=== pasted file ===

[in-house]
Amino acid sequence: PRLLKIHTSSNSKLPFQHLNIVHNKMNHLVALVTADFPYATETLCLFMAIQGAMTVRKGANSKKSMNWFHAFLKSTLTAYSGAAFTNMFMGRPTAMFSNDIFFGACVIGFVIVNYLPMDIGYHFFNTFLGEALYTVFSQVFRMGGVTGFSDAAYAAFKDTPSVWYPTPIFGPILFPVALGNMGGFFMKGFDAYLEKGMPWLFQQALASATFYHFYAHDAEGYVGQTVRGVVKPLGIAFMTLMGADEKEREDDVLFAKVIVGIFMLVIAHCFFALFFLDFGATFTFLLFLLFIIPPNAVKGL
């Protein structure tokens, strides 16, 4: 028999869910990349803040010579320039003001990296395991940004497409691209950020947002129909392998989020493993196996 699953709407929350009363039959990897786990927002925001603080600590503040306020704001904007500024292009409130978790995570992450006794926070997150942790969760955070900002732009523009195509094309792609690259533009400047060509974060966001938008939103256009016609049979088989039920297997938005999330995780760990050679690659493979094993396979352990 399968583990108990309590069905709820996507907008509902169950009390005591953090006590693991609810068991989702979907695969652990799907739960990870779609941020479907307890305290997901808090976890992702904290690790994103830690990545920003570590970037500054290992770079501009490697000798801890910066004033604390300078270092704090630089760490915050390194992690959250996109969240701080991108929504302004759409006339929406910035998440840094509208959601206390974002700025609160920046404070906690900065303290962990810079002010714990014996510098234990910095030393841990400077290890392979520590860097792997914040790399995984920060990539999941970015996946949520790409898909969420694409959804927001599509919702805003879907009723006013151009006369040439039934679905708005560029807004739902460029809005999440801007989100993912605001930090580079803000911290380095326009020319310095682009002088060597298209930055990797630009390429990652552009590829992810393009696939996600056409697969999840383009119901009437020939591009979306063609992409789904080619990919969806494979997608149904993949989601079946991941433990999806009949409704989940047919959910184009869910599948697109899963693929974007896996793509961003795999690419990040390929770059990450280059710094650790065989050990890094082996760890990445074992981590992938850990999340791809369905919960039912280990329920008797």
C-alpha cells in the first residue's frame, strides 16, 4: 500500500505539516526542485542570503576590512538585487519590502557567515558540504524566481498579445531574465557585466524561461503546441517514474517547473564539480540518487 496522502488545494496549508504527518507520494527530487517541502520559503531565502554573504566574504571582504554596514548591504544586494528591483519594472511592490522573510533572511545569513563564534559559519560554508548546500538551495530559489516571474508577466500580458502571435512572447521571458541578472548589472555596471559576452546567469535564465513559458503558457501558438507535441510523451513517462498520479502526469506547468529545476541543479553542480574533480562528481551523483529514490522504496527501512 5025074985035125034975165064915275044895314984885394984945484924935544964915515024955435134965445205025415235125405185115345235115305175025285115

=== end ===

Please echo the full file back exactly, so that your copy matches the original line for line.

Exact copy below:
[in-house]
Amino acid sequence: PRLLKIHTSSNSKLPFQHLNIVHNKMNHLVALVTADFPYATETLCLFMAIQGAMTVRKGANSKKSMNWFHAFLKSTLTAYSGAAFTNMFMGRPTAMFSNDIFFGACVIGFVIVNYLPMDIGYHFFNTFLGEALYTVFSQVFRMGGVTGFSDAAYAAFKDTPSVWYPTPIFGPILFPVALGNMGGFFMKGFDAYLEKGMPWLFQQALASATFYHFYAHDAEGYVGQTVRGVVKPLGIAFMTLMGADEKEREDDVLFAKVIVGIFMLVIAHCFFALFFLDFGATFTFLLFLLFIIPPNAVKGL
């Protein structure tokens, strides 16, 4: 028999869910990349803040010579320039003001990296395991940004497409691209950020947002129909392998989020493993196996 699953709407929350009363039959990897786990927002925001603080600590503040306020704001904007500024292009409130978790995570992450006794926070997150942790969760955070900002732009523009195509094309792609690259533009400047060509974060966001938008939103256009016609049979088989039920297997938005999330995780760990050679690659493979094993396979352990 399968583990108990309590069905709820996507907008509902169950009390005591953090006590693991609810068991989702979907695969652990799907739960990870779609941020479907307890305290997901808090976890992702904290690790994103830690990545920003570590970037500054290992770079501009490697000798801890910066004033604390300078270092704090630089760490915050390194992690959250996109969240701080991108929504302004759409006339929406910035998440840094509208959601206390974002700025609160920046404070906690900065303290962990810079002010714990014996510098234990910095030393841990400077290890392979520590860097792997914040790399995984920060990539999941970015996946949520790409898909969420694409959804927001599509919702805003879907009723006013151009006369040439039934679905708005560029807004739902460029809005999440801007989100993912605001930090580079803000911290380095326009020319310095682009002088060597298209930055990797630009390429990652552009590829992810393009696939996600056409697969999840383009119901009437020939591009979306063609992409789904080619990919969806494979997608149904993949989601079946991941433990999806009949409704989940047919959910184009869910599948697109899963693929974007896996793509961003795999690419990040390929770059990450280059710094650790065989050990890094082996760890990445074992981590992938850990999340791809369905919960039912280990329920008797």
C-alpha cells in the first residue's frame, strides 16, 4: 500500500505539516526542485542570503576590512538585487519590502557567515558540504524566481498579445531574465557585466524561461503546441517514474517547473564539480540518487 496522502488545494496549508504527518507520494527530487517541502520559503531565502554573504566574504571582504554596514548591504544586494528591483519594472511592490522573510533572511545569513563564534559559519560554508548546500538551495530559489516571474508577466500580458502571435512572447521571458541578472548589472555596471559576452546567469535564465513559458503558457501558438507535441510523451513517462498520479502526469506547468529545476541543479553542480574533480562528481551523483529514490522504496527501512 5025074985035125034975165064915275044895314984885394984945484924935544964915515024955435134965445205025415235125405185115345235115305175025285115